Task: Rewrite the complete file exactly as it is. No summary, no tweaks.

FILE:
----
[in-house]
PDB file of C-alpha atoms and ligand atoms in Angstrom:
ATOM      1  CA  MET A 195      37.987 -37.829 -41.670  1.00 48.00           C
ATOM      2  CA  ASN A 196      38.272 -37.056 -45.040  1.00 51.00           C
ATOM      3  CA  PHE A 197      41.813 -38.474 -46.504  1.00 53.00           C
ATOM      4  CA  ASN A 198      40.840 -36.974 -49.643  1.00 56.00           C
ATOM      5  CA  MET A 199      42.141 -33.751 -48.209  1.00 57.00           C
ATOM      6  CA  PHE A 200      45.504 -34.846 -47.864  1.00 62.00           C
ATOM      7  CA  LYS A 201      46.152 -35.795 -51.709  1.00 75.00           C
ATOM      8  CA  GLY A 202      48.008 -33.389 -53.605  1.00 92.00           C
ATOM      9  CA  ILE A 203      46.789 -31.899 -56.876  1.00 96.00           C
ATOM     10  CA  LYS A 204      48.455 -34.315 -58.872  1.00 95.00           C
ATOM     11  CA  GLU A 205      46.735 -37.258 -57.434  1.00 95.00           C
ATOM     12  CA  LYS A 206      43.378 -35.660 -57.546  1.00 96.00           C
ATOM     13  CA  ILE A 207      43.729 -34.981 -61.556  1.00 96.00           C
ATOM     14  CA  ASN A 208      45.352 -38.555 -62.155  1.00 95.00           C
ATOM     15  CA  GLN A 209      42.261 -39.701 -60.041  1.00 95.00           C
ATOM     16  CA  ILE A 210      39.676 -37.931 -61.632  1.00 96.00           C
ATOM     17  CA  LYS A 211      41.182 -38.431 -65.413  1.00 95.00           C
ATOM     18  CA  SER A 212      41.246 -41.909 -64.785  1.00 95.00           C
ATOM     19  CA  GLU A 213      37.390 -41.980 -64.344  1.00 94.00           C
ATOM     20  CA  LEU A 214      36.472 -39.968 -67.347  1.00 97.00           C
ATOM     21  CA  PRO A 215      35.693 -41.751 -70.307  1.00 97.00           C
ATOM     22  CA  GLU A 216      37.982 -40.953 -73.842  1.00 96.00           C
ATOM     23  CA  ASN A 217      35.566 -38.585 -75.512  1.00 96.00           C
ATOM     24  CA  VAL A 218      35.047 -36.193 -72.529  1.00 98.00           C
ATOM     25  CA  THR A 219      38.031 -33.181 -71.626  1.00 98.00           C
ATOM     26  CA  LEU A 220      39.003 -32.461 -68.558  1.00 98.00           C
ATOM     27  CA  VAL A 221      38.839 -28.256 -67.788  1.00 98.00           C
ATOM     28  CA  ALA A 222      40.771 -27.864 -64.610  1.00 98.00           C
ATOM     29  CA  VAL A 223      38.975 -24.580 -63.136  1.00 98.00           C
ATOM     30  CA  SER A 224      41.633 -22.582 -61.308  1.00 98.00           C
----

[in-house]
PDB file of C-alpha atoms and ligand atoms in Angstrom:
ATOM      1  CA  MET A 195      37.987 -37.829 -41.670  1.00 48.00           C
ATOM      2  CA  ASN A 196      38.272 -37.056 -45.040  1.00 51.00           C
ATOM      3  CA  PHE A 197      41.813 -38.474 -46.504  1.00 53.00           C
ATOM      4  CA  ASN A 198      40.840 -36.974 -49.643  1.00 56.00           C
ATOM      5  CA  MET A 199      42.141 -33.751 -48.209  1.00 57.00           C
ATOM      6  CA  PHE A 200      45.504 -34.846 -47.864  1.00 62.00           C
ATOM      7  CA  LYS A 201      46.152 -35.795 -51.709  1.00 75.00           C
ATOM      8  CA  GLY A 202      48.008 -33.389 -53.605  1.00 92.00           C
ATOM      9  CA  ILE A 203      46.789 -31.899 -56.876  1.00 96.00           C
ATOM     10  CA  LYS A 204      48.455 -34.315 -58.872  1.00 95.00           C
ATOM     11  CA  GLU A 205      46.735 -37.258 -57.434  1.00 95.00           C
ATOM     12  CA  LYS A 206      43.378 -35.660 -57.546  1.00 96.00           C
ATOM     13  CA  ILE A 207      43.729 -34.981 -61.556  1.00 96.00           C
ATOM     14  CA  ASN A 208      45.352 -38.555 -62.155  1.00 95.00           C
ATOM     15  CA  GLN A 209      42.261 -39.701 -60.041  1.00 95.00           C
ATOM     16  CA  ILE A 210      39.676 -37.931 -61.632  1.00 96.00           C
ATOM     17  CA  LYS A 211      41.182 -38.431 -65.413  1.00 95.00           C
ATOM     18  CA  SER A 212      41.246 -41.909 -64.785  1.00 95.00           C
ATOM     19  CA  GLU A 213      37.390 -41.980 -64.344  1.00 94.00           C
ATOM     20  CA  LEU A 214      36.472 -39.968 -67.347  1.00 97.00           C
ATOM     21  CA  PRO A 215      35.693 -41.751 -70.307  1.00 97.00           C
ATOM     22  CA  GLU A 216      37.982 -40.953 -73.842  1.00 96.00           C
ATOM     23  CA  ASN A 217      35.566 -38.585 -75.512  1.00 96.00           C
ATOM     24  CA  VAL A 218      35.047 -36.193 -72.529  1.00 98.00           C
ATOM     25  CA  THR A 219      38.031 -33.181 -71.626  1.00 98.00           C
ATOM     26  CA  LEU A 220      39.003 -32.461 -68.558  1.00 98.00           C
ATOM     27  CA  VAL A 221      38.839 -28.256 -67.788  1.00 98.00           C
ATOM     28  CA  ALA A 222      40.771 -27.864 -64.610  1.00 98.00           C
ATOM     29  CA  VAL A 223      38.975 -24.580 -63.136  1.00 98.00           C
ATOM     30  CA  SER A 224      41.633 -22.582 -61.308  1.00 98.00           C